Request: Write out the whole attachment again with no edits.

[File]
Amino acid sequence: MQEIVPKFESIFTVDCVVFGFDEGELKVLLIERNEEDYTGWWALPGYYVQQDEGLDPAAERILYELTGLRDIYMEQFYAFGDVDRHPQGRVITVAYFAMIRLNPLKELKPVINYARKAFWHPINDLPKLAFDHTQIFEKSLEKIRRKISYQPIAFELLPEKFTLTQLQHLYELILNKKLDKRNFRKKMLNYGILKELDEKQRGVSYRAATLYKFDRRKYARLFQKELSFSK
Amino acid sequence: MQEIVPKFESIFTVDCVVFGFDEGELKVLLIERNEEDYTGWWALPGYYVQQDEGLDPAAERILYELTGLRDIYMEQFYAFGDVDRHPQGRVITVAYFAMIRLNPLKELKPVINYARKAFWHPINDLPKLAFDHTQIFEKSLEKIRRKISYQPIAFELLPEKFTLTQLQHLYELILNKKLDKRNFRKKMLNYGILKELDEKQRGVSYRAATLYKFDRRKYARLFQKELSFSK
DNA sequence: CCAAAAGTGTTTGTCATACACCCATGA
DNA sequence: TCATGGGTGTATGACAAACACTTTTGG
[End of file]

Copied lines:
Amino acid sequence: MQEIVPKFESIFTVDCVVFGFDEGELKVLLIERNEEDYTGWWALPGYYVQQDEGLDPAAERILYELTGLRDIYMEQFYAFGDVDRHPQGRVITVAYFAMIRLNPLKELKPVINYARKAFWHPINDLPKLAFDHTQIFEKSLEKIRRKISYQPIAFELLPEKFTLTQLQHLYELILNKKLDKRNFRKKMLNYGILKELDEKQRGVSYRAATLYKFDRRKYARLFQKELSFSK
Amino acid sequence: MQEIVPKFESIFTVDCVVFGFDEGELKVLLIERNEEDYTGWWALPGYYVQQDEGLDPAAERILYELTGLRDIYMEQFYAFGDVDRHPQGRVITVAYFAMIRLNPLKELKPVINYARKAFWHPINDLPKLAFDHTQIFEKSLEKIRRKISYQPIAFELLPEKFTLTQLQHLYELILNKKLDKRNFRKKMLNYGILKELDEKQRGVSYRAATLYKFDRRKYARLFQKELSFSK
DNA sequence: CCAAAAGTGTTTGTCATACACCCATGA
DNA sequence: TCATGGGTGTATGACAAACACTTTTGG